Field Notes Society

How to understand bird behaviour better...

You don’t know a bird till you also know how it behaves when it is out of your sight

When an issue has an in-built complexity as big as the size of a paw, the prudent course would be to avoid trying to put a finger on it. The explanation is likely to be inadequate, and sometimes grossly misleading. In some of its facets, bird migration is one such issue. The question on most birders’ lips in Chennai today is: “Why have the migratory birds not arrived in impressive numbers this season, despite a good monsoon?”

We have zoomed past mid-January, and wintering birds are thin on the ground. Some species even seem to have stood us up. The situation is starkly evident in the prominent birding spots in Chennai, especially the Kelambakkam backwaters and the Perumbakkam wetland. Some of those I know are heading to far-flung spots to catch a glimpse of their favourite winter visitors. Trying to tackle the afore-mentioned question without a larger perspective, can lead to answers that are both plausible and fallacious at the same time.

Recently, when I discussed this issue with Hopeland P, an independent wildlife researcher, he said while trying to analyse local factors, it is absolutely necessary to factor in the global perspective.

“That is why larger regional bird counts such as the Asian Waterbird Census are a valuable tool in understanding bird migration patterns, and a seeming break in them. Local results should always be interpreted in the global context, understanding the various dynamics impacting a species across its home and wintering range. In the current scenario involving Chennai, a multiplicity of governing factors fusing the global and the local can be at play. Widespread availability of resources, such as the availability of food, can scatter bird populations. Environmental regulators, such as wind, can also have a role in migration.”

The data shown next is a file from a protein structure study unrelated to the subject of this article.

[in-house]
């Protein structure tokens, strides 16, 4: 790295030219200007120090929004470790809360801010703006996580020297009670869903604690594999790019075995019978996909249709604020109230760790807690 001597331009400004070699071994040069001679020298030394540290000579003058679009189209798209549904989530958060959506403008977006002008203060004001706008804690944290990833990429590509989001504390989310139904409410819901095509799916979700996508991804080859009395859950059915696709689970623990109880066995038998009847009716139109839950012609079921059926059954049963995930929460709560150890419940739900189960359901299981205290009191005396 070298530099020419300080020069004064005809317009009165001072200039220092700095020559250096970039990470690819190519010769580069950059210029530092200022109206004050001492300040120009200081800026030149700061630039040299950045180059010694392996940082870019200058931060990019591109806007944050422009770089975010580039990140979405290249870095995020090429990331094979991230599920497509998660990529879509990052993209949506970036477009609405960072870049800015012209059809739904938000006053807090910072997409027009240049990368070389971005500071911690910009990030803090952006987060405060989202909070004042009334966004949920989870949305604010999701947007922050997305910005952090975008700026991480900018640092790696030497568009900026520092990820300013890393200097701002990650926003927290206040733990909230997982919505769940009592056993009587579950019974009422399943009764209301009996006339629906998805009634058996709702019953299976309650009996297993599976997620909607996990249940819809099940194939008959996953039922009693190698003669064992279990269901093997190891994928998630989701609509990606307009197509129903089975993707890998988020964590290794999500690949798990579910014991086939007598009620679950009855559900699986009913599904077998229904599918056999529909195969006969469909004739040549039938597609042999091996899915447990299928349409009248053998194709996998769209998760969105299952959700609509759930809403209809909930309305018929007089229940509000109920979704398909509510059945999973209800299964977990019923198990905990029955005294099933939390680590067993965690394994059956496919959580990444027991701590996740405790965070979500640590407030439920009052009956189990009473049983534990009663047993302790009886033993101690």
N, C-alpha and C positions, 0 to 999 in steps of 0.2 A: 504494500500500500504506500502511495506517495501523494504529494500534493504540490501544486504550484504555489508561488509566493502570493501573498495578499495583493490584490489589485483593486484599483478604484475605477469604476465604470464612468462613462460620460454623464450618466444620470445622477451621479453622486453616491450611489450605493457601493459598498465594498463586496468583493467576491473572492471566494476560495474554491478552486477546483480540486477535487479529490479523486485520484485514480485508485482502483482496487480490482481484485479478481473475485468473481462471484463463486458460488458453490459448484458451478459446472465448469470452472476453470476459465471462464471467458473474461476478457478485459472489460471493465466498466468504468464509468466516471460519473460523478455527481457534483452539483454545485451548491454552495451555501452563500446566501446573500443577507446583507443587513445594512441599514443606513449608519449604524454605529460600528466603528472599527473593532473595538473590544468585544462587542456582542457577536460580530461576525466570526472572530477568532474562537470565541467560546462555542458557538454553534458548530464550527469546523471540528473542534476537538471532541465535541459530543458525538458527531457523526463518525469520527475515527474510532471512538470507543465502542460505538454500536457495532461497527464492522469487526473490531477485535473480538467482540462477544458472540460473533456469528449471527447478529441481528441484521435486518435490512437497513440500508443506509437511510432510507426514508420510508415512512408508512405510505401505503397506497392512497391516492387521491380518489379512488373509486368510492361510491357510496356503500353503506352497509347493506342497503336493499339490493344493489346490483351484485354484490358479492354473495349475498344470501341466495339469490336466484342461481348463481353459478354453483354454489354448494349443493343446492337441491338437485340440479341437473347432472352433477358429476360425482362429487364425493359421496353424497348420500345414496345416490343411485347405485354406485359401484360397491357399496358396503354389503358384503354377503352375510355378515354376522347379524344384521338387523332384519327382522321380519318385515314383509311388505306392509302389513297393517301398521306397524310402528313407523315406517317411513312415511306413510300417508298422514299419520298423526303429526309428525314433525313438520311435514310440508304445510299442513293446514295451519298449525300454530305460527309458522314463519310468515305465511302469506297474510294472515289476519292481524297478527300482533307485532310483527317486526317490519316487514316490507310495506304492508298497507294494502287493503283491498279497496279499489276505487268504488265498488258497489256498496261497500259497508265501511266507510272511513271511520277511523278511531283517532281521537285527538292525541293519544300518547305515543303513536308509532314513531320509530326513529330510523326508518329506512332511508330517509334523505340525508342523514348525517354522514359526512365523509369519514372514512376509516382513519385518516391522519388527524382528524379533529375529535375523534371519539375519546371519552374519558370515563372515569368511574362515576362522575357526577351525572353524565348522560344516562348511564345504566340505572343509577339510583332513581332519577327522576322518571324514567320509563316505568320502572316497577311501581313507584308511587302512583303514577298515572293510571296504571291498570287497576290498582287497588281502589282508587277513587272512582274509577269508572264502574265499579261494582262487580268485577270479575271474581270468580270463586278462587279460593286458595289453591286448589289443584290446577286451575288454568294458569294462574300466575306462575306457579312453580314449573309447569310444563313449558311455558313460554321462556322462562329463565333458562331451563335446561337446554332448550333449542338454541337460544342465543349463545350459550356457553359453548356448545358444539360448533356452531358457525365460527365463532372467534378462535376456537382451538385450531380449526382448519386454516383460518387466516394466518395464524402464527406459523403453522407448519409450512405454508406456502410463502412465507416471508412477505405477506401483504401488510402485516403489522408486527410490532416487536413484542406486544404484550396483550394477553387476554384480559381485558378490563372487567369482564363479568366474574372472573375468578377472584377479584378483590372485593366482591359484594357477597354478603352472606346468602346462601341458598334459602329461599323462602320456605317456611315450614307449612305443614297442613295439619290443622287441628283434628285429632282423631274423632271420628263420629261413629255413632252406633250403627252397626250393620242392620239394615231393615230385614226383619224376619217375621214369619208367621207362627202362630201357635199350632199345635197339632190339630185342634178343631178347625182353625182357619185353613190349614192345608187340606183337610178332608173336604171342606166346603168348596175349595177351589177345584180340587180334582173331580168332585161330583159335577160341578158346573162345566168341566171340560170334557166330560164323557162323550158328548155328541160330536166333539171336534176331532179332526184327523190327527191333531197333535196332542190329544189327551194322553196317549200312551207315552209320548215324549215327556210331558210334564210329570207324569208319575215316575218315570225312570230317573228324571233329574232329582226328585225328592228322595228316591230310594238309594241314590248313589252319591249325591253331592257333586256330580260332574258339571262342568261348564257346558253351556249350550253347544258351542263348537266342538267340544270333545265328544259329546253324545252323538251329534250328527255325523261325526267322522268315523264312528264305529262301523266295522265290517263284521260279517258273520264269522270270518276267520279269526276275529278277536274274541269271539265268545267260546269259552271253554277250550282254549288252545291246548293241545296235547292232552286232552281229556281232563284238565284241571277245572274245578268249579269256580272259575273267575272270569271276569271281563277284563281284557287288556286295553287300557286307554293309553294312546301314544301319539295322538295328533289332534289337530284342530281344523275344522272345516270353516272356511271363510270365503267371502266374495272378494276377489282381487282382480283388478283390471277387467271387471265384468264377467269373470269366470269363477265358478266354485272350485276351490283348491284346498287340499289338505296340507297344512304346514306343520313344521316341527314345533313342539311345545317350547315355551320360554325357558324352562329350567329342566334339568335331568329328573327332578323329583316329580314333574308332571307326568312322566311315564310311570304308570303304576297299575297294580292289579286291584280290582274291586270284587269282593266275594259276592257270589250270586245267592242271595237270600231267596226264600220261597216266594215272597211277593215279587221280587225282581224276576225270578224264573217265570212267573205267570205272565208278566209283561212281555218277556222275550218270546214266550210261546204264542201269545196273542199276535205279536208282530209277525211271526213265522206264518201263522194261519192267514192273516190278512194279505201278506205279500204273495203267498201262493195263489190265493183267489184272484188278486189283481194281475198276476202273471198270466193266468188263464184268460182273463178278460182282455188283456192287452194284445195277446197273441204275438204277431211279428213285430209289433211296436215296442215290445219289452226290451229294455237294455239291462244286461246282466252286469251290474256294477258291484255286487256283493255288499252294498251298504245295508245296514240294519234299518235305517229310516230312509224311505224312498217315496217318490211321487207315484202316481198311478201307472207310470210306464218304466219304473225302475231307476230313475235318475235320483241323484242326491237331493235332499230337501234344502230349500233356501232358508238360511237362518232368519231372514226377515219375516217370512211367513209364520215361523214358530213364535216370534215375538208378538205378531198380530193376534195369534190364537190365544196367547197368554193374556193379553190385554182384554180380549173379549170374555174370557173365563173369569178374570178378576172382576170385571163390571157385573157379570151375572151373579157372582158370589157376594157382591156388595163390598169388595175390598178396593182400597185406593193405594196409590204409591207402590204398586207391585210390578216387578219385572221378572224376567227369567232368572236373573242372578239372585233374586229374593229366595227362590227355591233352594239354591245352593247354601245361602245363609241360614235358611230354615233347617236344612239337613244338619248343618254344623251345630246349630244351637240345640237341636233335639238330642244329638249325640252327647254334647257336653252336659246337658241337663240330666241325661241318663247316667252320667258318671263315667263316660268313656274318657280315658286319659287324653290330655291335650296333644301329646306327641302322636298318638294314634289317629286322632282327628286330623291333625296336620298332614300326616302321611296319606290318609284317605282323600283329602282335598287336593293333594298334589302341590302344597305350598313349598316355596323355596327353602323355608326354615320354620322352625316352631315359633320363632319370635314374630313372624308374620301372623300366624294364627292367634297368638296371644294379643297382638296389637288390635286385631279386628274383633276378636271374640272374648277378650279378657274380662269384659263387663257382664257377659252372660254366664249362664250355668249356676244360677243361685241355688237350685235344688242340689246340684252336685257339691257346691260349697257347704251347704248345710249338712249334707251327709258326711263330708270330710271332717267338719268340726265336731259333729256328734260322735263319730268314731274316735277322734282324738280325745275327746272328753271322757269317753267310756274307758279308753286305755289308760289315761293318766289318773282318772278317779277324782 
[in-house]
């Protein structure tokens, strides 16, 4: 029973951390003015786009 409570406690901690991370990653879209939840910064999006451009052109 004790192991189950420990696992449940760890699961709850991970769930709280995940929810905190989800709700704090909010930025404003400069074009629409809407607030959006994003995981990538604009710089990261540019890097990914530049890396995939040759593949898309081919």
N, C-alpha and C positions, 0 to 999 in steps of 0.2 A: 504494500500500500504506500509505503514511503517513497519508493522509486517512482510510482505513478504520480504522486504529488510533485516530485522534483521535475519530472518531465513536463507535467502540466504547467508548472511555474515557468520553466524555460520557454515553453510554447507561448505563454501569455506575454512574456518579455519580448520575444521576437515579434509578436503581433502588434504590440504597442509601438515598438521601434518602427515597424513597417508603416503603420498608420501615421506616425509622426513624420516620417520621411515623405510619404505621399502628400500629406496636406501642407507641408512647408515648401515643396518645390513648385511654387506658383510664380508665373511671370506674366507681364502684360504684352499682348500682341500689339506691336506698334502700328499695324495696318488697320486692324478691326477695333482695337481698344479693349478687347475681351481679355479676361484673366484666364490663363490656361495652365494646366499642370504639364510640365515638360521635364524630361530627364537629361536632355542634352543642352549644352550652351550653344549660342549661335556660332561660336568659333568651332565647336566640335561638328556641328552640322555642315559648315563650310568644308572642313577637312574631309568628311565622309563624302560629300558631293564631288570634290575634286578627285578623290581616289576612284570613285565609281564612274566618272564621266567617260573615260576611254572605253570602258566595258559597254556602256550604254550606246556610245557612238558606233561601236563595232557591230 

So, it seems to boil down to the fact that birders from across the globe have to be more connected to understand some blind spots in migratory patterns. Such knowledge sharing has helped us understand bird behaviour better.

Here is an example. Now, you will see whimbrels and common curlews in the shallow Kelambakkam backwaters, running their bills — longer, the common curlew’s bill is a walking symbol for the kinked-demand curve theory — through the muddy brackish waters for crustaceans like crabs. Now, there are any number of omnivorous birds that have a varied diet plan. But to think of the whimbrel having a frugivorous diet as an add-on, while in its breeding habitat, is quite something to chew on. From crabs to a combo of “cranberries and crabs” seems like quite a switch, though in reality not unusual at all. We know this about the whimbrel because of what gets reported from its breeding grounds. Similarly, our understanding of bird migration and its occasional vagaries will be more reality-centred, if there is greater reporting of periodic changes in known patterns.

This is a fortnightly column on the resident and migratory birds of Chennai

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Printable version | Feb 24, 2020 12:35:38 PM | https://www.thehindu.com/society/fuse-the-global-and-the-local/article30607685.ece

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